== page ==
By Steven Fletcher
First came the sale of the Birdseye property, then came a deal for a building off Fort Square.
Next came Mac Bell's purchase of a pair of properties on Beach Court, then the North Atlantic Fish Co., which leases land at 88 Commercial St., was acquired by a Boston company that is moving all of North Atlantic's work and jobs to Boston by the end of the year.
To all of those changes with Gloucester's historic Fort — and the Planning Board's recommendation in favor of a hotel overlay zoning district sought by Beauport Gloucester LLC's toward a Birdseye site hotel — add one more:
The city of Gloucester is putting a Fort property of its own up for sale as well.
Three years ago, the city acquired 110 Commercial St. — formerly owned by the Curcuru Brothers and home to what used to be Producers Oil — through a tax foreclosure. And the property, which sat fallow for years, is stacked with lobster traps and gear while neighbors have wondered openly when the city would do something with the lot.
"I can't see why the city wants to keep the property," said Sam Parisi, who owns the building next door, housing the Pier 7 lobster wholesaler.
Now, said Chief Administrative Officer Jim Duggan, the city is planning to put the property up for auction and has taken steps toward cleaning up the site.
"We're being proactive about this, so when the property goes up for auction it will be free of contaminants," Duggan said.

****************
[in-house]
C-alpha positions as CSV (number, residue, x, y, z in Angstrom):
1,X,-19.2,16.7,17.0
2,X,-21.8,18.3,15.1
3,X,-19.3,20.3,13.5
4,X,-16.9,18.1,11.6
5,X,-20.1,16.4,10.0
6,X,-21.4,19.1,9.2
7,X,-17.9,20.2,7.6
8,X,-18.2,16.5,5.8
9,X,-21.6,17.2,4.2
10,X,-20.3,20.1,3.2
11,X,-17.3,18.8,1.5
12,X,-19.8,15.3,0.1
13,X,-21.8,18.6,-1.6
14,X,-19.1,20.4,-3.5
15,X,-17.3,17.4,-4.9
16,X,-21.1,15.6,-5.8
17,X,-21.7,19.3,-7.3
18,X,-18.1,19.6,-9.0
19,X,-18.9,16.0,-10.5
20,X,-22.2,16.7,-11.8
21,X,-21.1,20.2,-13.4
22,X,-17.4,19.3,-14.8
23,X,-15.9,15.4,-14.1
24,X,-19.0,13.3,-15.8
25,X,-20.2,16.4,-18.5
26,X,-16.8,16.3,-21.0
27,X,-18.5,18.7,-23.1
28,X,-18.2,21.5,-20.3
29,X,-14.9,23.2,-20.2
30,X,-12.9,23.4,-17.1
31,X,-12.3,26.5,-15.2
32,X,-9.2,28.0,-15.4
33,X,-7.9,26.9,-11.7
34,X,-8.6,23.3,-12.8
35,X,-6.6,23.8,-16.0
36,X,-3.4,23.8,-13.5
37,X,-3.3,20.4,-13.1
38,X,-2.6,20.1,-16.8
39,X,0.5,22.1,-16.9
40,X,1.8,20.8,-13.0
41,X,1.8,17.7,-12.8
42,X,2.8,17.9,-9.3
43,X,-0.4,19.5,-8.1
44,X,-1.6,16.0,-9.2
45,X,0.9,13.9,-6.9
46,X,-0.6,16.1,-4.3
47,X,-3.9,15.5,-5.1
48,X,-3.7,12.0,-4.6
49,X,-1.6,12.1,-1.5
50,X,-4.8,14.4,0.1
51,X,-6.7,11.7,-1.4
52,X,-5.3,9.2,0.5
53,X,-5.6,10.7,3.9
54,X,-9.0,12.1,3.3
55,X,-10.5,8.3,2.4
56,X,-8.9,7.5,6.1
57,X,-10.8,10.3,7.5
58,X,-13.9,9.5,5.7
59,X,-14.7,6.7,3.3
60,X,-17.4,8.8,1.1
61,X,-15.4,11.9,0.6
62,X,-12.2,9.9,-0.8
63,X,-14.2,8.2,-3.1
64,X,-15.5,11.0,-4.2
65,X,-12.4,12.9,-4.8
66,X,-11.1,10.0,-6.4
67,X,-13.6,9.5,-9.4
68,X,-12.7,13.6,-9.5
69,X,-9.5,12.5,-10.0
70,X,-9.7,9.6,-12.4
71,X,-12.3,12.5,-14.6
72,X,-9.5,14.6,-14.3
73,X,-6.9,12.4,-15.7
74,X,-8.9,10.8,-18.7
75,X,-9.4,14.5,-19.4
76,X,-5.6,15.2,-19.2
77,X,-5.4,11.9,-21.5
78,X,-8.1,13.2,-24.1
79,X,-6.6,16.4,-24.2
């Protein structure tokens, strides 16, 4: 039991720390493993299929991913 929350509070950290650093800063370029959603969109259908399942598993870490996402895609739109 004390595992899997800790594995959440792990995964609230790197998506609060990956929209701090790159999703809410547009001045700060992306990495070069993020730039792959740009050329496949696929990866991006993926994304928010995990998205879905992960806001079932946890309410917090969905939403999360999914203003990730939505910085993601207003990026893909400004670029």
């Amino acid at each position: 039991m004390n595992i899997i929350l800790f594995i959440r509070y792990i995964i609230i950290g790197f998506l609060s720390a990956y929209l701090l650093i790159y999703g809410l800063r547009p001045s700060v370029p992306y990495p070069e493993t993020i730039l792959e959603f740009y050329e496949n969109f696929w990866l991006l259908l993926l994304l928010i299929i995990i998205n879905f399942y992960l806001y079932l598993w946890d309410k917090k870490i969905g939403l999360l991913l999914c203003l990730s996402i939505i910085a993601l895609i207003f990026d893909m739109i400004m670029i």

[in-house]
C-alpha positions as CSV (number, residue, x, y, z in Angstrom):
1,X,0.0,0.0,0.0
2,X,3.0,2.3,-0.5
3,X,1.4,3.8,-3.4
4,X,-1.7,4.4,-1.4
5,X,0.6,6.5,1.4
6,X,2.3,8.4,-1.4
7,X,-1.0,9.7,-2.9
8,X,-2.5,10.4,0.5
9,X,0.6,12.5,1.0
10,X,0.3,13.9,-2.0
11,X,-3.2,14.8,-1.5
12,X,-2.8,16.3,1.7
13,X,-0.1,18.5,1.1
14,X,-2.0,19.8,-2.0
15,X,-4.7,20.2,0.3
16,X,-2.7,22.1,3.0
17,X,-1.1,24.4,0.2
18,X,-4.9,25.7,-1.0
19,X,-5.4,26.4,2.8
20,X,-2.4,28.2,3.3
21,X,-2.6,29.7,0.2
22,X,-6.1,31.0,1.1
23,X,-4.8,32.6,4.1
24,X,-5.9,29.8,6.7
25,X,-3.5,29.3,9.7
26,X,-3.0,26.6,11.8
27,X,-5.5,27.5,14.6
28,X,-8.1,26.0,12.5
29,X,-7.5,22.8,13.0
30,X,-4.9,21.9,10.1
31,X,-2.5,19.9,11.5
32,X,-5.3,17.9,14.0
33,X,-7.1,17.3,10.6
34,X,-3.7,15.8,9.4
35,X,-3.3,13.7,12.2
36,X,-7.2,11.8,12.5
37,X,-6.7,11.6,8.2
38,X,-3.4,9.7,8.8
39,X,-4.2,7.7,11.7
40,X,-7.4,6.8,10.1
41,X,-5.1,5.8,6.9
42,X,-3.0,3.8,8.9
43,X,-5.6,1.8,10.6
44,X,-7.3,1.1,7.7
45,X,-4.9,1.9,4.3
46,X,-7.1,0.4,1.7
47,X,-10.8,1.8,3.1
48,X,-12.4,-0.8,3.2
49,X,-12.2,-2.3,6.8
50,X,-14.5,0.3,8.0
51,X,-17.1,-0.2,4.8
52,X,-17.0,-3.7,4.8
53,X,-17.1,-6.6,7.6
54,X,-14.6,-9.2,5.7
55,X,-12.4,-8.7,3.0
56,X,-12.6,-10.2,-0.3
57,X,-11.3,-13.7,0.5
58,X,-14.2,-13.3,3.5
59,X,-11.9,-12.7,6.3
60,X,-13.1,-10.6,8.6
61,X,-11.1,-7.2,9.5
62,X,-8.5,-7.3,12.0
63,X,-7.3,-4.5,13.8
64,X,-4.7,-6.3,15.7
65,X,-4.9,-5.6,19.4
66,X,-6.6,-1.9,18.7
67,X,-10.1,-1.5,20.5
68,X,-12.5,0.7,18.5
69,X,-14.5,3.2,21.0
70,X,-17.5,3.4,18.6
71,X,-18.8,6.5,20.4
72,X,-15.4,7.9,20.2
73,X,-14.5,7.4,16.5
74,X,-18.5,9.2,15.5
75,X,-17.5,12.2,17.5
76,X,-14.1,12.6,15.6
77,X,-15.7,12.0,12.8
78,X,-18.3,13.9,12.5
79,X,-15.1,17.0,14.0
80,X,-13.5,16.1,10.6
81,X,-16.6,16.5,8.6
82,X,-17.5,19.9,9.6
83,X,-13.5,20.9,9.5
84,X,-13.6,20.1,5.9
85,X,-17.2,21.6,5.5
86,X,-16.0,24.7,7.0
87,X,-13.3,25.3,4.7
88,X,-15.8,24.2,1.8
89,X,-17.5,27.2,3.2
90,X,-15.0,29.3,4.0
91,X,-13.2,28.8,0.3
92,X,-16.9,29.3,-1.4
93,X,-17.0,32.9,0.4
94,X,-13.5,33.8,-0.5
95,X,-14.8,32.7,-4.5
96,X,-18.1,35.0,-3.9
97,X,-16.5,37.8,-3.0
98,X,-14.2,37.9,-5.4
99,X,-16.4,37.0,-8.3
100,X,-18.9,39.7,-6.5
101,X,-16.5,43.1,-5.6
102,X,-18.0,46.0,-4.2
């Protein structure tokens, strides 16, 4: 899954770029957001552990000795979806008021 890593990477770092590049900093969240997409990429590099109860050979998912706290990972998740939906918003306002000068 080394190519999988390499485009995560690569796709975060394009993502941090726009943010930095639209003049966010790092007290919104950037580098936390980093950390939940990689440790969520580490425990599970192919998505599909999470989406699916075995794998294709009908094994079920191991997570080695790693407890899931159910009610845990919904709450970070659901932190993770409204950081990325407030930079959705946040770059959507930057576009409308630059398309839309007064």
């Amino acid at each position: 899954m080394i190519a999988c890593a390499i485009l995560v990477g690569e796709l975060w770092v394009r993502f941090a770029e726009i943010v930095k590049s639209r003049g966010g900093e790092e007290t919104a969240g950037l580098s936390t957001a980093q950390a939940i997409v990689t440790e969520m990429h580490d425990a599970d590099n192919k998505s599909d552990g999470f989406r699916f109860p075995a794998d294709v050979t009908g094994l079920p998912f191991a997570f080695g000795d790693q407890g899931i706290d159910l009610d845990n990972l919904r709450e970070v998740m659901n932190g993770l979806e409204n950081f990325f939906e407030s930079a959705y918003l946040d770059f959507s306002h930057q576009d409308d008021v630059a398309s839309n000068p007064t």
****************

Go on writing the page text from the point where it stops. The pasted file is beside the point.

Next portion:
Jeff Towne, city Chief Financial Officer, said the city foreclosed on the property at the end of 2009. The owners owed the city around $52,808 in unpaid taxes, interest, and legal fees.
Towne said the city plans to put the property up for auction in the next few months. The site, he said, is worth around $364,900. But the city doesn't know what it's going to get for it yet.
"We're hoping to get whatever the market will bear," said Towne.
The condition of the site, said Duggan, may delay the auction. At the moment, the city is applying for a grant with MassDevelopment, a quasi-state development agency, to conduct a site assessment. If the site assessment shows the vacant lot is contaminated, Duggan said the city will have to look for funds with MassDevelopment to clean up the property — a task that could delay the process another six months, he said.
Before the city planned to auction the property off, Duggan said it had not received formal notice that anyone was looking to buy the lot.
Councilor-at-large and former Mayor Bruce Tobey says he sees the city's commitment to dealing — and dealing with — the property as sending an important message, especially with the Fort and its marine industrial zone in the spotlight through the hotel proposal advanced by Beauport Gloucester LLC, a company headed by New Balance owner and founder Jim Davis and Cruiseport Gloucester's Sheree DeLorenzo.
"The opportunity here," said City Councilor Bruce Tobey, "is for the city to double down and prove its commitment to the marine industrial zone by selling that property conditioned for Marine Industrial use."
The 110 Commercial St. site, Tobey said, could provide a place for businesses on Commercial Street to expand. At the same time, he said, selling the property could deal with the perception that people who own property in the Fort neighborhood are holding onto property to see if the zoning will be changed.
The city, he added, is uniquely positioned to show that isn't the case.
Steven Fletcher may be contacted at 1-978-283-7000 x3455, or firstname.lastname@example.org. Follow him on Twitter at @stevengdt.